What happened after that is a blur — the shrieking fire engines (it was a 3 alarm fire eventually), the colleague who lived on the third floor of the parish house rushing in calling out for his partner and their dog to get out, trying to pull out some of the vestments from the sacristy, the smoke and the flames pouring through the roof of the church and the growing, foreboding sense of how serious this was. I will never forget seeing the firefighters punching their hoses through the church’s stained glass windows — our greatest historic, artistic treasure. I learned later that if they hadn’t done it the whole building might have combusted from the heat.
We stood on the sidewalk and people came — parishioners, of course, and neighbors, huddled together in shock as one does at the bedside of a dying friend. I will also never forget that Bishop Walter Dennis, our bishop suffragan at the time, came to be with us too as the church was burning, and when the fire was finally out he had us join hands, there in the smoky evening, and he led us in singing the doxology.
I will also never forget that the next day the Holy Apostles Soup Kitchen served 936 meals by candlelight in the mission house, and a guest — the first of many — asked how he could help the church rebuild.
It was Holy Week, as I said, and by Easter we knew we would indeed rebuild, although I suppose the vestry might have chosen to do something else. It took 4 years and lots of construction drama and delays (which may be why I’m somewhat sanguine about delays in the rectory renovation here). We were offered space to worship at General Seminary during that rebuilding period, and it was beautiful, and we were grateful, and it was not ours. It was also during that time that the decision was made to make the nave of the church a flexible use space with no pews, so that the soup kitchen could have its main dining room there.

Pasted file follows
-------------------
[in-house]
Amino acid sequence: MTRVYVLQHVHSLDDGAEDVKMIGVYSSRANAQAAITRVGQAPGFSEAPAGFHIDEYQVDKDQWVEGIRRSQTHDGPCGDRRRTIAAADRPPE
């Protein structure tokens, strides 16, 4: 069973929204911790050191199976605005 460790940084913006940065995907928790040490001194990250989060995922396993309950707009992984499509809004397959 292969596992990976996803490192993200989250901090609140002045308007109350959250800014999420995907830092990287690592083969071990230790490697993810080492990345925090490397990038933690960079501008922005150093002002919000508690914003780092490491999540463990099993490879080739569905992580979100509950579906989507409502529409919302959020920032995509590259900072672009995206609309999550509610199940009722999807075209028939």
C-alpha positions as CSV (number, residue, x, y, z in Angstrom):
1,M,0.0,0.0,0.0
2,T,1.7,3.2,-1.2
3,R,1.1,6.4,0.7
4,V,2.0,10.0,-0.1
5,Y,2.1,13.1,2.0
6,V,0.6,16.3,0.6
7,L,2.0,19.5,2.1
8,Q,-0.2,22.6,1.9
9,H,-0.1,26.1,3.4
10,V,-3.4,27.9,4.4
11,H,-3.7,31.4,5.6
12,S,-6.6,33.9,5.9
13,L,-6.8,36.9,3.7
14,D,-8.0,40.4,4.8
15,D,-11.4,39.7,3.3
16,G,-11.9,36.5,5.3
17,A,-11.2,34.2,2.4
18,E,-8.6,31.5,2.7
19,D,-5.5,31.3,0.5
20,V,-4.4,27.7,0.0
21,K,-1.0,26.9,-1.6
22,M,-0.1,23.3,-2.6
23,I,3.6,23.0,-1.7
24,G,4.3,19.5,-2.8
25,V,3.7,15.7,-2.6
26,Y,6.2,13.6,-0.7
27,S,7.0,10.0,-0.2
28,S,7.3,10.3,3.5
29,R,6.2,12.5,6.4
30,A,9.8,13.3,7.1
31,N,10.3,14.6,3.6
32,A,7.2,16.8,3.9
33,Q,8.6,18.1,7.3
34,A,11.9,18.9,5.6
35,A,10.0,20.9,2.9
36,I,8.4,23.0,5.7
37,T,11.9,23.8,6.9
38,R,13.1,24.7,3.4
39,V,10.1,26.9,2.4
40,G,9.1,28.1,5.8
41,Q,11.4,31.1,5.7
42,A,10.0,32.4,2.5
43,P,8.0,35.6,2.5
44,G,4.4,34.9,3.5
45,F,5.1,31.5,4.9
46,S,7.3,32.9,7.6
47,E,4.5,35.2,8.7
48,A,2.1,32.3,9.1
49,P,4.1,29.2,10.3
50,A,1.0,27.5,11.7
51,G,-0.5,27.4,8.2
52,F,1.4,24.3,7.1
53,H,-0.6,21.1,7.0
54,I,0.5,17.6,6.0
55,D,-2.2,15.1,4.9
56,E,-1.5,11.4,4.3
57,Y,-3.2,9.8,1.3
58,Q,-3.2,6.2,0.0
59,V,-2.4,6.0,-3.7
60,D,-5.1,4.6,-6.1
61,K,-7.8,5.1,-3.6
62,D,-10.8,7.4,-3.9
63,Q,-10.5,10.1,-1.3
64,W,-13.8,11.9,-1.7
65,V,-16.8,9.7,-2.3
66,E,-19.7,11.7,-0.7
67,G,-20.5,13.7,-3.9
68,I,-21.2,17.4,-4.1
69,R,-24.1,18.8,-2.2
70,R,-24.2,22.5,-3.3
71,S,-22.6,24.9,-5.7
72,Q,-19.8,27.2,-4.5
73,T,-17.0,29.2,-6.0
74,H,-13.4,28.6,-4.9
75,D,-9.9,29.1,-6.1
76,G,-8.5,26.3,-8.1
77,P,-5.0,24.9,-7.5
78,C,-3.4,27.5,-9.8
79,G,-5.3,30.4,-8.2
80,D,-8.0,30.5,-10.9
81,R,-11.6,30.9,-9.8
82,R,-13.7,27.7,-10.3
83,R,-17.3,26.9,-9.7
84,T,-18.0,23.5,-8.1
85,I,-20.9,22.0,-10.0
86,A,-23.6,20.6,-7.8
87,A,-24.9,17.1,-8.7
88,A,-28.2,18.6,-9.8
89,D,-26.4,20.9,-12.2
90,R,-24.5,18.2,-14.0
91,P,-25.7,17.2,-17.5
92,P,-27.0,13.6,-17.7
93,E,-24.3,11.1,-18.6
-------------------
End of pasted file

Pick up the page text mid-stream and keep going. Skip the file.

I will also always remember processing up 9th Ave. when the church was finally restored — going home and finding that the beloved sacred space was both familiar and disconcertingly new.
Where do we encounter God? I bumped into God all through that experience: in an old, prayed-in, cherished building, in devastating loss, in a circle on the sidewalk, in the daily work of mercy and advocacy, and most of all, in the community of faithful believers, struggling to see God in each other, in the world around us, and in a new and unexpected thing God was doing. I saw how precious church buildings are; I learned in a whole new way that the place where God dwells is not a building.
Where do you encounter God?
Let us pray.
Whose presence is known in the structures we build,
and also in their collapse;
establish in us a community of hope,
not to contain your mystery,
but to be led beyond security
into your sacred space, through Jesus Christ.
Preached at the Church of the Ascension on Sunday, March 8, 2015